n. (context automotive English) An automobile which is not available for retail sale and which is usually only a mock-up having limited functionality, but which may be displayed at auto shows to represent design ideas under consideration for future vehicles.
A concept car (also known as concept vehicle, show vehicle or prototype) is a car made to showcase new styling and/or new technology. They are often shown at motor shows to gauge customer reaction to new and radical designs which may or may not be mass-produced. General Motors designer Harley Earl is generally credited with inventing the concept car, and did much to popularize it through its traveling Motorama shows of the 1950s.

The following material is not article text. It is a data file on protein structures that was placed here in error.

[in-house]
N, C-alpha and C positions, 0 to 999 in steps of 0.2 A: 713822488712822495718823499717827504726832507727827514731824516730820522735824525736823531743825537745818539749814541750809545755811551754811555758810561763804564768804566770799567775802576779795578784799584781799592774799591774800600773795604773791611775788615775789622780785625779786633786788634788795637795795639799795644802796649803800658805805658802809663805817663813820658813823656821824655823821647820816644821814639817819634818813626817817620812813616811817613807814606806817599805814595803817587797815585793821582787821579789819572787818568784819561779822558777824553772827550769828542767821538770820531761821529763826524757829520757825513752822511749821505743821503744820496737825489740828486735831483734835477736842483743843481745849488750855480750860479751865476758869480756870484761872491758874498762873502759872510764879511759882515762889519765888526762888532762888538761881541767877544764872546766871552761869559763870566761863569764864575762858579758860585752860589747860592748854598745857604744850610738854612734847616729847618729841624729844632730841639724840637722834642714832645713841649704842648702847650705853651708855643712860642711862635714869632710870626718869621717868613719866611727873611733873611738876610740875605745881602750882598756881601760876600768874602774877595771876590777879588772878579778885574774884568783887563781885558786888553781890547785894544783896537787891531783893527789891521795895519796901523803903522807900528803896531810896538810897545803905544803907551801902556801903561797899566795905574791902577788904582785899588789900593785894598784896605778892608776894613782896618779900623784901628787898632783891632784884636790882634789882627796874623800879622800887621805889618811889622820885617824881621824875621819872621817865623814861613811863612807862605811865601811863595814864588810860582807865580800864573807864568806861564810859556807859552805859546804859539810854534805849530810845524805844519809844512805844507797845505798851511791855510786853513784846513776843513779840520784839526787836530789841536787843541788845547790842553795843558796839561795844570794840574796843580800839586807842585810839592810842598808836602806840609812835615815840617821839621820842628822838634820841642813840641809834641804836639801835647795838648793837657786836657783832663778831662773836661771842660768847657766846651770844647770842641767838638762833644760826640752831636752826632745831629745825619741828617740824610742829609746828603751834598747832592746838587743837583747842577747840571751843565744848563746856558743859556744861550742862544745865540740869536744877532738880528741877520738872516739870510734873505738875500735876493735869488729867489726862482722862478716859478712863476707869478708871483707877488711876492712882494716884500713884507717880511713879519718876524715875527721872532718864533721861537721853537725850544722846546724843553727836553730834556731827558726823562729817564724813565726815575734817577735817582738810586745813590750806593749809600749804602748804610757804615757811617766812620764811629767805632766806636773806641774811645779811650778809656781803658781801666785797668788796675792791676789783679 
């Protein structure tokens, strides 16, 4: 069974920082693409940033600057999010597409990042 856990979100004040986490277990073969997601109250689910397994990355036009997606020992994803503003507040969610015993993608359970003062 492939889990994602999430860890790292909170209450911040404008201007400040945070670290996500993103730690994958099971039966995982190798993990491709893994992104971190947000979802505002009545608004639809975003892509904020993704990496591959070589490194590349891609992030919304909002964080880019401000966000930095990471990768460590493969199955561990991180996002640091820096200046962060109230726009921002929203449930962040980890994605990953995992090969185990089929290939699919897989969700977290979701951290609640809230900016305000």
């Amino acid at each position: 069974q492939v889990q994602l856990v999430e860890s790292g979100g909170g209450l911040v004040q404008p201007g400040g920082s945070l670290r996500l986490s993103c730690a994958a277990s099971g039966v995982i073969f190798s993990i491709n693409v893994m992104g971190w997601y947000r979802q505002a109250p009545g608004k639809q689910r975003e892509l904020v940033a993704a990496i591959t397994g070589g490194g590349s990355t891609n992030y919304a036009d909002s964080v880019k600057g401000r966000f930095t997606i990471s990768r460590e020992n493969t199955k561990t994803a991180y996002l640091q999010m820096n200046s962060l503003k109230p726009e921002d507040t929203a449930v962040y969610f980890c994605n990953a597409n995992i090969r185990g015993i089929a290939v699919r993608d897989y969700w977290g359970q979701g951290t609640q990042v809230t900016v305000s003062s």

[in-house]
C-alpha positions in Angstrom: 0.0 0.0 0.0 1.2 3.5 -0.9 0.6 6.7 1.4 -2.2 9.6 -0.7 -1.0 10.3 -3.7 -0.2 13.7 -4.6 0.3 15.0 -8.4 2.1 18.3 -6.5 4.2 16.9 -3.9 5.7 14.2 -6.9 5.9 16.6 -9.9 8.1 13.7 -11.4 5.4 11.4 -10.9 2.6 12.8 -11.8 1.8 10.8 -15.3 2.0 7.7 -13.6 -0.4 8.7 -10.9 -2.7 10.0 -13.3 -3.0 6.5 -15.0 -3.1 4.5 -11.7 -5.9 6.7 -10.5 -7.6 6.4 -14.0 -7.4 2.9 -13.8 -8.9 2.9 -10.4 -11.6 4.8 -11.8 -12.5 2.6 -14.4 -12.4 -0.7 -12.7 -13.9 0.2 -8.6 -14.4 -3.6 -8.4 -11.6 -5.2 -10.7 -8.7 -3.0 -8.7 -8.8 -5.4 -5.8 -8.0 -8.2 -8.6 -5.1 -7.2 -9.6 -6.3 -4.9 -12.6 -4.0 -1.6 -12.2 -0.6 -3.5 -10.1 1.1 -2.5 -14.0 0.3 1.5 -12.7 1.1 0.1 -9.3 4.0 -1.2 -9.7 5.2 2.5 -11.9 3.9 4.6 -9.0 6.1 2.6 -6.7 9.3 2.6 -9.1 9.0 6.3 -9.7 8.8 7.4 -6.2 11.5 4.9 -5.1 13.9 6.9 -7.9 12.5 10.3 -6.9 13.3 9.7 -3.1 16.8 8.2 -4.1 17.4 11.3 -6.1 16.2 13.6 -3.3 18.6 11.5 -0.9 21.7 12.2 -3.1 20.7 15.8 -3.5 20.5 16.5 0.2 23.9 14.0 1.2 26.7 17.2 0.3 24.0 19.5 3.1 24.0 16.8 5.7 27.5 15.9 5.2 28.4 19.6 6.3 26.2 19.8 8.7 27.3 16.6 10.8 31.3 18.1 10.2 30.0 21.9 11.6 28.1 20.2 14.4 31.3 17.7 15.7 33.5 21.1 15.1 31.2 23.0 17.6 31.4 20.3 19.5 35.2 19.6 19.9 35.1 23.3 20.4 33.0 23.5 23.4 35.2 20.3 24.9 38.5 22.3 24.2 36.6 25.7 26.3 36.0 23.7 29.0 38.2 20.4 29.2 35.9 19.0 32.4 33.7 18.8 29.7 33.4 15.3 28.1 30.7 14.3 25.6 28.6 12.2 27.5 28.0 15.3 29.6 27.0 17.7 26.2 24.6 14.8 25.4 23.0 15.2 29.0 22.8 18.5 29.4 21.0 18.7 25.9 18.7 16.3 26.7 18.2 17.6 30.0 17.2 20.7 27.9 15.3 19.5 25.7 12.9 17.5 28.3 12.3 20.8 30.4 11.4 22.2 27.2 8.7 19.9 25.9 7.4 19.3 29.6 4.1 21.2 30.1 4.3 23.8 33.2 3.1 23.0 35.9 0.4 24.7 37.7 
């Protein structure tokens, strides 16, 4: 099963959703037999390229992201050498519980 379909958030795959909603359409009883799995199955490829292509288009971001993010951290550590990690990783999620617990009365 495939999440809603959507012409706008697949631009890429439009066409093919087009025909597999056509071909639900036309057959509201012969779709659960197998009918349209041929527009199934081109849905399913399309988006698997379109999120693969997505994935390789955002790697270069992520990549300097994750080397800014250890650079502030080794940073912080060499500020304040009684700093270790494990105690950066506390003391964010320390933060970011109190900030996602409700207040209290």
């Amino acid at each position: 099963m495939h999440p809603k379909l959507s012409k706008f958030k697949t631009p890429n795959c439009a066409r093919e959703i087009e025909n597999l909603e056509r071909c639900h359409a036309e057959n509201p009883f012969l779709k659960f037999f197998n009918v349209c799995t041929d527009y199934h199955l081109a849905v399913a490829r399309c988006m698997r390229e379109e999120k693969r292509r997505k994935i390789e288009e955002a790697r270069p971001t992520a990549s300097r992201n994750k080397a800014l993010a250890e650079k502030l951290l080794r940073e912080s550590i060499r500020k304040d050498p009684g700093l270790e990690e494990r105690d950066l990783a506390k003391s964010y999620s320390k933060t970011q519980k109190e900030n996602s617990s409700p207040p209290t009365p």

Concept cars never go into production directly. In modern times all would have to undergo many changes before the design is finalized for the sake of practicality, safety, regulatory compliance, and cost. A " production-intent" vehicle, as opposed to a concept vehicle, serves this purpose. They are also known as prototype cars, but should not be confused with prototype race cars such as the Le Mans Prototype.